The performances take a similiar, exagerrated approach. The first act quickly introduces the family–Gerrit Graham is the TV-obsessed dad, Mary Woronov is the fitness freak mom, Bert Remsen is the annoying, paranoid grandfather, Chad Allen is the all-American kid, Diane Franklin is the punk rock daughter. Graham’s gesticulation is hilarious. Woronov works great with the other actors. Remsen is fine. He’s all much, but he’s fine. Allen’s a decent kid lead. Franklin’s fine.

All the performances are fine. Whether or not they’re good is immaterial; when Allen’s solid in his scenes with an M–16 pointed at a giant slimy space monster, the importance is the effectiveness. TerrorVision very clearly delineates its limitations in the first act–being effective, within the budget, is more important than being ambitious.

Jon Gries is fun as Franklin’s metalhead boyfriend (with a lot of Ted Logan’s intonations and catchphrases). Jennifer Richards riffs well on the Vampira/Elvira monster movie host. Both Graham and Woronov are good, especially after they work up some rapport. Remsen’s nowhere near as funny as he needs to be as the survivalist gun nut.

The leads–Franklin and Allen–are uneven, both in script and performance. Franklin’s fine but not fun. Gries’s character gets all the personality, Franklin’s functional; she’s around to get him in the door. Literally. She brings him back to her house after the monster has been unleashed. But Nicolaou doesn’t write Franklin any personality outside the caricature (with one exception). It’s similar but different for Allen. He never gets to reflect on the events going on around, which turns out to be a smart scripting move. It lets Nicolauo use avoidance to ratchet up the absurdity.

Nicolauo aims for a fun spoof of a spoof and delivers. It’s silly, it’s gross, it’s fun. Maybe the strangest thing is how good William Paulson’s alien makeup is compared to the rest of the effects; in the midst of goofy alien gore, the mask for Paulson’s alien cop looks phenomenal.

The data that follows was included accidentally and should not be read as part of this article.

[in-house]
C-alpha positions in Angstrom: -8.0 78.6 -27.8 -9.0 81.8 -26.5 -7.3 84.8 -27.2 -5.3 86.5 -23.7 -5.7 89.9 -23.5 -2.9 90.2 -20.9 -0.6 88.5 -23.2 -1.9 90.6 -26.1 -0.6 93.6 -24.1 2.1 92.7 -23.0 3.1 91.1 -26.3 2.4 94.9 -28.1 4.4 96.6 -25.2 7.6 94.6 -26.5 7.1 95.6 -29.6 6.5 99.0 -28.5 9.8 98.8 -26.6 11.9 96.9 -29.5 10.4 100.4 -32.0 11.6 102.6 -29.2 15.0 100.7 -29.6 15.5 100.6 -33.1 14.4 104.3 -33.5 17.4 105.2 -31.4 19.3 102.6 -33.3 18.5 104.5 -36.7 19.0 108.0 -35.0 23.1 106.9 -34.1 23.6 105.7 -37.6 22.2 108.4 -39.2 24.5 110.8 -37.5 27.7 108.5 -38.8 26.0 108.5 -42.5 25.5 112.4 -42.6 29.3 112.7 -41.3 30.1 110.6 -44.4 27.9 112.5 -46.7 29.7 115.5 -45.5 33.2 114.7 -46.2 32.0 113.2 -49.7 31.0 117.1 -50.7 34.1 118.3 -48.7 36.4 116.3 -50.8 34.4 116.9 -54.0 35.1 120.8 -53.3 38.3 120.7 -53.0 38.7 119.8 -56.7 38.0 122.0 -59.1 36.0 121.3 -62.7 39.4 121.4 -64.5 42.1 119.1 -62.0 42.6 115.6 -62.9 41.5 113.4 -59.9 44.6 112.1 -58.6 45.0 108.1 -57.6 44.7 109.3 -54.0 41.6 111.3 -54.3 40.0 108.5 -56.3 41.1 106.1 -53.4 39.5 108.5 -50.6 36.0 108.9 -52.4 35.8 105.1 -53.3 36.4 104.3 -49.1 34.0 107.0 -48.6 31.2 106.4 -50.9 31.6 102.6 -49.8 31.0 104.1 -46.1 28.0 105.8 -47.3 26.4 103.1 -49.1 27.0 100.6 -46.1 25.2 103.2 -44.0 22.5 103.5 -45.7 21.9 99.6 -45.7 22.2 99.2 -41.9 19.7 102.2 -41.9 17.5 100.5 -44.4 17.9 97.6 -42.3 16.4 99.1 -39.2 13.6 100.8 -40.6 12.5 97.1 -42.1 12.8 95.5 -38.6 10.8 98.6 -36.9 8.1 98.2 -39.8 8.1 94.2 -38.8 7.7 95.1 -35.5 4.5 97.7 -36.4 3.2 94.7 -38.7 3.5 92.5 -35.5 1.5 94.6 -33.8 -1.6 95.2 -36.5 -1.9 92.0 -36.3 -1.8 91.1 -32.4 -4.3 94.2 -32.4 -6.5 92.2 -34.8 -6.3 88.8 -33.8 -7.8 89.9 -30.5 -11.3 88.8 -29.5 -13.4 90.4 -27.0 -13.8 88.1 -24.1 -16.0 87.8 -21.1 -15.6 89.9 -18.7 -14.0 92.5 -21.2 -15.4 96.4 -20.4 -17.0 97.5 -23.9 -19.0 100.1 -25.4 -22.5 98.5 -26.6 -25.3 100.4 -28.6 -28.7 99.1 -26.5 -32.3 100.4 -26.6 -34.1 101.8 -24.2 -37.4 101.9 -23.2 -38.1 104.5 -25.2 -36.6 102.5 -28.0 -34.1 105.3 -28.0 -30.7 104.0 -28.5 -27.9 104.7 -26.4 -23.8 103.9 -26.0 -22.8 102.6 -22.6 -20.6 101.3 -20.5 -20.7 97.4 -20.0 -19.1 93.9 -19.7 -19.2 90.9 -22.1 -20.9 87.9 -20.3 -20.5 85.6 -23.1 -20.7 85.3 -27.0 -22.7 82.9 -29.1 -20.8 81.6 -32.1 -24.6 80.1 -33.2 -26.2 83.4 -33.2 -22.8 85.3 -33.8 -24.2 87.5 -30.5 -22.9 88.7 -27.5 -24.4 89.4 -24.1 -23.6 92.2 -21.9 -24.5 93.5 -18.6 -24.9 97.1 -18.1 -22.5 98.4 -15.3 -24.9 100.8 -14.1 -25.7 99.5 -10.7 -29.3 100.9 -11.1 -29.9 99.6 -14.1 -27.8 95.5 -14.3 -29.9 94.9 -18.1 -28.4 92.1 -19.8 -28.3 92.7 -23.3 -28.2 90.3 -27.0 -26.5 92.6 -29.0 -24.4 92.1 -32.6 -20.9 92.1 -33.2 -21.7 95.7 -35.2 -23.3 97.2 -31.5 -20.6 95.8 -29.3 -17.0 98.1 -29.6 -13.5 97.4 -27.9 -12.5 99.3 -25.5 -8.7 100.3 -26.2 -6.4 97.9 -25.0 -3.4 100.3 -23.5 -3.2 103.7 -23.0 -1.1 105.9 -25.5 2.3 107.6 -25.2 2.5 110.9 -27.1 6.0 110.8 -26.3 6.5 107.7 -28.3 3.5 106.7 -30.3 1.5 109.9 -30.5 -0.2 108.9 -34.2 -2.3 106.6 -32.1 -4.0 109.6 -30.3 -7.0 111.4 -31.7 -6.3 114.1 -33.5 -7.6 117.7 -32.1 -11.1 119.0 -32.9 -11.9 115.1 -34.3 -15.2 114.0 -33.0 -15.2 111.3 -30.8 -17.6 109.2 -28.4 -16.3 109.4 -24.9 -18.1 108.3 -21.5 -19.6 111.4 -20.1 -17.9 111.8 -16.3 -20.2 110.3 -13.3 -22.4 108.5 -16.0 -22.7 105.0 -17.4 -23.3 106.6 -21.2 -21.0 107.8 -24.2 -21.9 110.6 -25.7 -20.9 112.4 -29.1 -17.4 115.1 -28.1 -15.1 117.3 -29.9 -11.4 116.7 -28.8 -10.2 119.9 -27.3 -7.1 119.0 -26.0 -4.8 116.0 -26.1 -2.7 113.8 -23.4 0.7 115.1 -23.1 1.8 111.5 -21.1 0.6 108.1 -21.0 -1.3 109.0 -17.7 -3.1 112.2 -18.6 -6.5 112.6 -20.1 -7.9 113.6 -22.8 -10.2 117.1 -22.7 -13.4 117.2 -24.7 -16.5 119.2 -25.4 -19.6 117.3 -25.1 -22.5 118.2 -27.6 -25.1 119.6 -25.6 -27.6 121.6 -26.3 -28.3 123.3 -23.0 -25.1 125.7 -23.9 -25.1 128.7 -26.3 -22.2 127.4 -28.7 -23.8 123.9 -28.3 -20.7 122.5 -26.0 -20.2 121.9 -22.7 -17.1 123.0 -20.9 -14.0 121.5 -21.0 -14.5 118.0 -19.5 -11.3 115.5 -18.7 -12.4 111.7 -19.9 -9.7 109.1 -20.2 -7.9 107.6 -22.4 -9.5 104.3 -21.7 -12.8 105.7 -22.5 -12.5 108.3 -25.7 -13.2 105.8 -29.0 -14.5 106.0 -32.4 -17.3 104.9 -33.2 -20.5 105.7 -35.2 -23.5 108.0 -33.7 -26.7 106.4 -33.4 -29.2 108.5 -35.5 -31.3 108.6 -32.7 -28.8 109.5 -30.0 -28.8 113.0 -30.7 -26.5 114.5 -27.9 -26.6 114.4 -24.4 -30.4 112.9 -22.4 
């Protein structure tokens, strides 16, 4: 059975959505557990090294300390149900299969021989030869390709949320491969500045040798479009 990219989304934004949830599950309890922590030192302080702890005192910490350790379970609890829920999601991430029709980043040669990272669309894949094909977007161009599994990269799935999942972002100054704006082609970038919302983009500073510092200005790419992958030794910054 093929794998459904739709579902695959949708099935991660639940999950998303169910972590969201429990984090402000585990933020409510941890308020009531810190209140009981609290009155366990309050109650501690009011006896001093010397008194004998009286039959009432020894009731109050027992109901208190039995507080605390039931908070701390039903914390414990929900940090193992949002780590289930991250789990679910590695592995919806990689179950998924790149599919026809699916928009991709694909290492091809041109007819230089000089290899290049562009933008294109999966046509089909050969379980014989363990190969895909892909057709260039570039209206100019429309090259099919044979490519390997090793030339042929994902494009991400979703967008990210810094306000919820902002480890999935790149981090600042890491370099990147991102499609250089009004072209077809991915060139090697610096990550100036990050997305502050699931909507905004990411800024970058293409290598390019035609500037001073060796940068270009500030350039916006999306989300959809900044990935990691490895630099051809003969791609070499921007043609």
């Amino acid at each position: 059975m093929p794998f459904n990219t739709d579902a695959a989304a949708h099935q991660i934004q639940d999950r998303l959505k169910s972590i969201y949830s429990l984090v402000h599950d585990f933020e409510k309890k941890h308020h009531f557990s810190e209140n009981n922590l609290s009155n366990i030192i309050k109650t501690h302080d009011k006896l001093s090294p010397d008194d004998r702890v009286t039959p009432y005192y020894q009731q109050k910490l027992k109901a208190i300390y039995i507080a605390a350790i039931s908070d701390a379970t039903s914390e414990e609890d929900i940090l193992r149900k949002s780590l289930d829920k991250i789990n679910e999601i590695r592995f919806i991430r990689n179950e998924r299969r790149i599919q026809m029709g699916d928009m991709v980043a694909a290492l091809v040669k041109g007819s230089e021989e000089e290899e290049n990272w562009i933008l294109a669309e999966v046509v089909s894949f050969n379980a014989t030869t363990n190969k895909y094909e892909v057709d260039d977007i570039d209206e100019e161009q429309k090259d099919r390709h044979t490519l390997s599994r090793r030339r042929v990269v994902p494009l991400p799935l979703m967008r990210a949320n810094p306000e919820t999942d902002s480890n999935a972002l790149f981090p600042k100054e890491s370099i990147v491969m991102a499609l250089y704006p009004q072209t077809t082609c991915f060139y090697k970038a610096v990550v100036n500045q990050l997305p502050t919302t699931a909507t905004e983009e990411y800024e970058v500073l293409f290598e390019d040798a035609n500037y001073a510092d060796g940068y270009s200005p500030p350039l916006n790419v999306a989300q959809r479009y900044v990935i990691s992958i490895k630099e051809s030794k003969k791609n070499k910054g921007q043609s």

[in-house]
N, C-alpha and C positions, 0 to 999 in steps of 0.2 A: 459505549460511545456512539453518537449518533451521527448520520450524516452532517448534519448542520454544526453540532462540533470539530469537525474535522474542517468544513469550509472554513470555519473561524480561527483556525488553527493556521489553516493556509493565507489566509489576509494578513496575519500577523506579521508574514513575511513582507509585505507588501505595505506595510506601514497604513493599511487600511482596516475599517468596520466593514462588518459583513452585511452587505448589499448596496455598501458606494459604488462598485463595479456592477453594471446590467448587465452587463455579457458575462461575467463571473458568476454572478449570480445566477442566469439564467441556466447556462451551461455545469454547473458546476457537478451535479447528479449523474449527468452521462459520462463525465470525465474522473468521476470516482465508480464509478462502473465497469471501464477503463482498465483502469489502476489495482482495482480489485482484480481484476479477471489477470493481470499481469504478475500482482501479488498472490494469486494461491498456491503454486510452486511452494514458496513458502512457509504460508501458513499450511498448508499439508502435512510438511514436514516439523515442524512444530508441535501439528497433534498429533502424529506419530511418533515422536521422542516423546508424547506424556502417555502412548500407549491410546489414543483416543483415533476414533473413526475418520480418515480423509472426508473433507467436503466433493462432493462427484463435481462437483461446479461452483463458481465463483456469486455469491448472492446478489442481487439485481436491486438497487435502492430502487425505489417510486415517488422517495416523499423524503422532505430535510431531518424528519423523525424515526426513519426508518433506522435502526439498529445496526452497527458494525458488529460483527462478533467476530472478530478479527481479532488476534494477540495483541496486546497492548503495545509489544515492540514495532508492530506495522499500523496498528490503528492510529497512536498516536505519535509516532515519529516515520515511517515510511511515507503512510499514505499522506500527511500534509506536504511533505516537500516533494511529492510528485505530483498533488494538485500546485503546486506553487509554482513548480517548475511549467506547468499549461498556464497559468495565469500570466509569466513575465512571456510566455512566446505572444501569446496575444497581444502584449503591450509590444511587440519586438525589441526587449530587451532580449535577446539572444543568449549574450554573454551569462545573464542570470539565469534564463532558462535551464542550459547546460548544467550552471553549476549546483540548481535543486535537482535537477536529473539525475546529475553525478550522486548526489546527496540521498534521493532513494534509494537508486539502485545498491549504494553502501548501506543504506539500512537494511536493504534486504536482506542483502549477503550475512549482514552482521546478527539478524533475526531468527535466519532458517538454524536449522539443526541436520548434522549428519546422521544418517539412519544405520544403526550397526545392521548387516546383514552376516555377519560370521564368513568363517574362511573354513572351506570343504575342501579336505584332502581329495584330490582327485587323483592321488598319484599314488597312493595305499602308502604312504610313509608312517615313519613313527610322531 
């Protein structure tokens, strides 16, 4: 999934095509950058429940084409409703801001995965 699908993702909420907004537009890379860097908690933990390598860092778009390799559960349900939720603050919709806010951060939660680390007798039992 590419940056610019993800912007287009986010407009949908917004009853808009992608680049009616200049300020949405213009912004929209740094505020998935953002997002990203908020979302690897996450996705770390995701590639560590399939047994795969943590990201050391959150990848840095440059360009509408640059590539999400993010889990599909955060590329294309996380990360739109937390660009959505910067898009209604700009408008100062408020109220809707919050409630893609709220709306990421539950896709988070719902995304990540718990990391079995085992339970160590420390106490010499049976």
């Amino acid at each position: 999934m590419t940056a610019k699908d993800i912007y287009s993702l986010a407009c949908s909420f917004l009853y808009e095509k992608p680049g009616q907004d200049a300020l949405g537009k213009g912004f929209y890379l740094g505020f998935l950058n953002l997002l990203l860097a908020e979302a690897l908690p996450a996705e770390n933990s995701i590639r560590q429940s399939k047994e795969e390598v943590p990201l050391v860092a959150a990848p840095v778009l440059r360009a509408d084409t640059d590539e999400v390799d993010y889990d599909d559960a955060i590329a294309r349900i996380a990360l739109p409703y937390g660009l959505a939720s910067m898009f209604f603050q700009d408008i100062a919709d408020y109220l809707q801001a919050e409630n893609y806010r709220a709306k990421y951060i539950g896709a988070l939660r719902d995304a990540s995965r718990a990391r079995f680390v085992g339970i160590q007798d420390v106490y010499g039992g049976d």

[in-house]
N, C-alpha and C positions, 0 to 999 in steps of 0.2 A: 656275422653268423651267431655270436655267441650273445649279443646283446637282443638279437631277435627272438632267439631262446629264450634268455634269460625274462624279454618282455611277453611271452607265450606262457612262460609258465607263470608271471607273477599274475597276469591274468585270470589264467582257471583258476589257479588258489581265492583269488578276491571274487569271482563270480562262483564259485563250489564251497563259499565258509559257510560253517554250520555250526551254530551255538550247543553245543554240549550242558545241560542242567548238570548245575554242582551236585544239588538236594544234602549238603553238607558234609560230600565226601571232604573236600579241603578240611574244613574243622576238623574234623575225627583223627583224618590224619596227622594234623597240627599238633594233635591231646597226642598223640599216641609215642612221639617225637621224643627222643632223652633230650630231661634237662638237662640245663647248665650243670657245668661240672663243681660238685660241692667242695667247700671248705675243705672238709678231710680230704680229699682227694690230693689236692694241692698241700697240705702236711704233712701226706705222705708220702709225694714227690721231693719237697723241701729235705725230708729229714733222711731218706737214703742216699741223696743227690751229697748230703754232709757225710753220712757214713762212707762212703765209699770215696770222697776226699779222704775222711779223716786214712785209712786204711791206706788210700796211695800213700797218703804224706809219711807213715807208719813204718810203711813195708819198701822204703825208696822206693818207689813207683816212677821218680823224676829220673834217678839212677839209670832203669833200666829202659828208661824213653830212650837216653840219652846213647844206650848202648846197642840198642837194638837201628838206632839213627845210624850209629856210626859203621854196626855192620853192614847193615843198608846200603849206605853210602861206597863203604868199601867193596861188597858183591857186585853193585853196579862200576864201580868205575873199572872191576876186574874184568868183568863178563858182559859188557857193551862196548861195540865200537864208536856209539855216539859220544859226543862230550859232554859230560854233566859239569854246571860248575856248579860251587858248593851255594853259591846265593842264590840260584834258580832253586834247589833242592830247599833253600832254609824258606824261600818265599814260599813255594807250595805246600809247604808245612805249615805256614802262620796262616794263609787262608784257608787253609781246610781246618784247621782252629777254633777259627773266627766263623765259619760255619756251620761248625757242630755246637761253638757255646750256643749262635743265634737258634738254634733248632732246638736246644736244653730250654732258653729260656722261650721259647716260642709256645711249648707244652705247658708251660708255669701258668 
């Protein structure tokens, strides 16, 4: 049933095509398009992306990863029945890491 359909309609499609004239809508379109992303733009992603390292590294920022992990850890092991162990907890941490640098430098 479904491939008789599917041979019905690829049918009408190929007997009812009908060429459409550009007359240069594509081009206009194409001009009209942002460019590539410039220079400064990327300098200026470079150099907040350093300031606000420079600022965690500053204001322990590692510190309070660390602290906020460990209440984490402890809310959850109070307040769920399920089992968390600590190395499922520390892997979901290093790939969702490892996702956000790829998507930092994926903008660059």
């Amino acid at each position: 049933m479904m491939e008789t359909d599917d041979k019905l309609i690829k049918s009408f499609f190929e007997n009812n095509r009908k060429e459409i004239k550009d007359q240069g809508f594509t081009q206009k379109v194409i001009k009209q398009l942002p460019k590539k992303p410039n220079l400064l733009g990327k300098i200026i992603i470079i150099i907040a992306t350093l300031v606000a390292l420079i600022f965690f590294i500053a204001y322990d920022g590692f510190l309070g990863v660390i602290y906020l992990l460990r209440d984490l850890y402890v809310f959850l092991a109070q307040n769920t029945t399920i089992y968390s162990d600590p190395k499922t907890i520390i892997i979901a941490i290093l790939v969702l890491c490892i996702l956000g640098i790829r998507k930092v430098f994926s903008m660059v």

It’s another one of TerrorVision’s many, often pleasant surprises. Nicolauo knows the film’s limits and he does a lot within the constraints.

1.5/4★½

CREDITS

Written and directed by Ted Nicolaou; director of photography, Romano Albani; edited by Thomas Meshelski; music by Richard Band; production designer, Giovanni Natalucci; produced by Albert Band; released by Empire Pictures.

Starring Chad Allen (Sherman), Diane Franklin (Suzy), Gerrit Graham (Stan), Mary Woronov (Raquel), Bert Remsen (Grampa), Jon Gries (O.D.), William Paulson (Pluthar), Sonny Carl Davis (Norton), Alejandro Rey (Spiro), Randi Brooks (Cherry), and Jennifer Richards (Medusa).


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Bluebeard (2017, Lee Soo-youn)

Bluebeard runs just under two hours. The last forty-five minutes of it basically undo–or seem to undo–everything in the first seventy-five minutes. Writer and director Lee doesn’t want to answer the questions the film’s mysteries raise, but reveal entirely new mysteries with entirely new answers. With some exception.

It’s a shame, because until that point–and there’s a very definite point when Bluebeard jumps off the track–it’s a rather outstanding thriller.

Down on his luck, recently divorced doctor Jo Jin-woong moves into a crummy little apartment and discovers his landlords might be infamous serial killers. He’s not entirely sure about it, but more and more evidence comes to light, whether he pokes around or not.

Lee composes these wide shots, with fantastic photography by Uhm Hye-jung, where Jo finds himself reluctantly finding out more and more. Especially when one of the landlords, Kim Dae-myung, starts buddying up with him. There’s this palable danger, which Kim Sun-min’s editing helps with immensely.

It’s just a shame Lee’s script is, after that seventy-five minute mark, nothing but a combination of trite, predictable, and manipulative. Not even Kim Sun-min’s editing withstands the film’s plummet in quality. Uhm’s photography weathers it, though Lee’s composition quickly fails. There’s the first directing approach, the second directing approach, then an even more narratively ill-advised third approach. Stylistically, the second approach is bad. The composition, even Lee’s direction of the actors, which had previously been fine, everything goes. All of the newly introduced script elements, which simultaneously try to surprise and reveal, are a mess. Had Lee paced out reveals better, it might have helped. Probably not, just because all the reveals are inane, but at least Bluebeard wouldn’t immediately lose it’s momentum.